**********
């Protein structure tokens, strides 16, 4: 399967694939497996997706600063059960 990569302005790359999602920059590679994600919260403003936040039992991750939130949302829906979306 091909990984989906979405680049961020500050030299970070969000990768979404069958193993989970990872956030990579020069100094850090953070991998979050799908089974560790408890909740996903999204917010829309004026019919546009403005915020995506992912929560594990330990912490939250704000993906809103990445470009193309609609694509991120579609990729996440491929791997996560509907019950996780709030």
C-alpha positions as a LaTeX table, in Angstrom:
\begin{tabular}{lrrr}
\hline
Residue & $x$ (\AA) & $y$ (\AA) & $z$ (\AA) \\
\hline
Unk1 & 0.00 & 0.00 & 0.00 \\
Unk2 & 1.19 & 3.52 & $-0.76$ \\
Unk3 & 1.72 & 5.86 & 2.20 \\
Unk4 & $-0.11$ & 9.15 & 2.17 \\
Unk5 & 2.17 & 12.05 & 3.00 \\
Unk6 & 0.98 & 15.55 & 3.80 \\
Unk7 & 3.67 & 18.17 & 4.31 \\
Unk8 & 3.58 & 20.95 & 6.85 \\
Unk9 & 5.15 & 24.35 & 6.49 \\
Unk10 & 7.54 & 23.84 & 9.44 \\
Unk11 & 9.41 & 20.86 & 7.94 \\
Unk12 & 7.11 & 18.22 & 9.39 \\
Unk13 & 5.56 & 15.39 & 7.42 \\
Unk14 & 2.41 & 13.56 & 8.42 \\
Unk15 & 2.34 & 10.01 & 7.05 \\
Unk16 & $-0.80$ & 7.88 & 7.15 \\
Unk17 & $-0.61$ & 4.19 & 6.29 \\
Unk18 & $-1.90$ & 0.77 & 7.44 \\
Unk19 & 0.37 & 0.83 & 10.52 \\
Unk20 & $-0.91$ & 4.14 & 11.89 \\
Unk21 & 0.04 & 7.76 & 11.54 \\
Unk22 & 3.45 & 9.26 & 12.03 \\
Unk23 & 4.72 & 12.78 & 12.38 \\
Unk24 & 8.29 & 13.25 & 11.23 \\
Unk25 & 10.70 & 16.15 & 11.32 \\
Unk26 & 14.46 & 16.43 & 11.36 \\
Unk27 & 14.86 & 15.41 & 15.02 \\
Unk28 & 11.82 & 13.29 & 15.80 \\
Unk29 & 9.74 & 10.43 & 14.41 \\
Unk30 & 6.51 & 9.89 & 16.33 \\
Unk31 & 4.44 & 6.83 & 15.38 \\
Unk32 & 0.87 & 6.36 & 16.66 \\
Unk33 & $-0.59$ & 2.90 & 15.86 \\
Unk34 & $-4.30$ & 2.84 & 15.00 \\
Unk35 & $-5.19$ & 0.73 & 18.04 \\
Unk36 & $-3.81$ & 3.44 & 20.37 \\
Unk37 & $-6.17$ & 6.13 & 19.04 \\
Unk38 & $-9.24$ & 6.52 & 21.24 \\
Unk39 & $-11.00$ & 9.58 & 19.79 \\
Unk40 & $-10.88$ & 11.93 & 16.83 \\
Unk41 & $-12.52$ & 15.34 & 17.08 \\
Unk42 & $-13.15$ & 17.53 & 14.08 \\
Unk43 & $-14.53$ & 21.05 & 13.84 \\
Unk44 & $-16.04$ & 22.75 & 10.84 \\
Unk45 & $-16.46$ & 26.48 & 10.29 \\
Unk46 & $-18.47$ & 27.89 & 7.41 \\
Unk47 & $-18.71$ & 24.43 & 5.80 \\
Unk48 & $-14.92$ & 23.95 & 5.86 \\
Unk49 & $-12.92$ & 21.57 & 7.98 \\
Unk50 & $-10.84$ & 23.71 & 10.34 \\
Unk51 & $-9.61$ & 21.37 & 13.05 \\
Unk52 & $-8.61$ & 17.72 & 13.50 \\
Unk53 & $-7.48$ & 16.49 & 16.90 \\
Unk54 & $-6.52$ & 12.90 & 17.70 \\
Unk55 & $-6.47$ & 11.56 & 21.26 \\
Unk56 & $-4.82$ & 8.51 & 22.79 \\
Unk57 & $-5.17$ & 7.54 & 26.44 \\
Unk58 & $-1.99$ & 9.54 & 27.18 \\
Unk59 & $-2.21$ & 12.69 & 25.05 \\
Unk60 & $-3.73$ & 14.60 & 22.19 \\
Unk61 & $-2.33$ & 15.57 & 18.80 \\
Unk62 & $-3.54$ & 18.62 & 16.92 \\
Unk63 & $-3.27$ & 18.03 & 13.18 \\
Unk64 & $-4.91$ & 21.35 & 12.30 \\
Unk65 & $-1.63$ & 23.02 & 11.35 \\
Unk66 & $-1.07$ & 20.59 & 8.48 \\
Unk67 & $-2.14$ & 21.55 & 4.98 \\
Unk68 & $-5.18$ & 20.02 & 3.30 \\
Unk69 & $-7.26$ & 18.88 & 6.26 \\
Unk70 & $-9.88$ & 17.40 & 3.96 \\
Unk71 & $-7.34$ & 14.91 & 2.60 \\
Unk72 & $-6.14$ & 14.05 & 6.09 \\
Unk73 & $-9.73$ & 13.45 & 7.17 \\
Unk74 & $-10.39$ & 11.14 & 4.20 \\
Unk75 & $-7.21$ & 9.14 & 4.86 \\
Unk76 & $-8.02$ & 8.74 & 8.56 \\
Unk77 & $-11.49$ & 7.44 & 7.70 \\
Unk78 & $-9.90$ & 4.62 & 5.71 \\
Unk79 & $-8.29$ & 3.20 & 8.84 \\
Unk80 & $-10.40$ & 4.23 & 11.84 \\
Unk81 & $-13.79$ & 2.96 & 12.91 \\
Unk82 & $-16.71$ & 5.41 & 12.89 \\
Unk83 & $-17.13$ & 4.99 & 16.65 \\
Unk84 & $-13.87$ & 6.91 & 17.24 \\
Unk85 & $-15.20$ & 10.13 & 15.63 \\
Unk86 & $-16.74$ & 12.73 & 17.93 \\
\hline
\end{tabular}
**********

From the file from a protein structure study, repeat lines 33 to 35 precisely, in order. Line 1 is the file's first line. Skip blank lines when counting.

Unk27 & 14.86 & 15.41 & 15.02 \\
Unk28 & 11.82 & 13.29 & 15.80 \\
Unk29 & 9.74 & 10.43 & 14.41 \\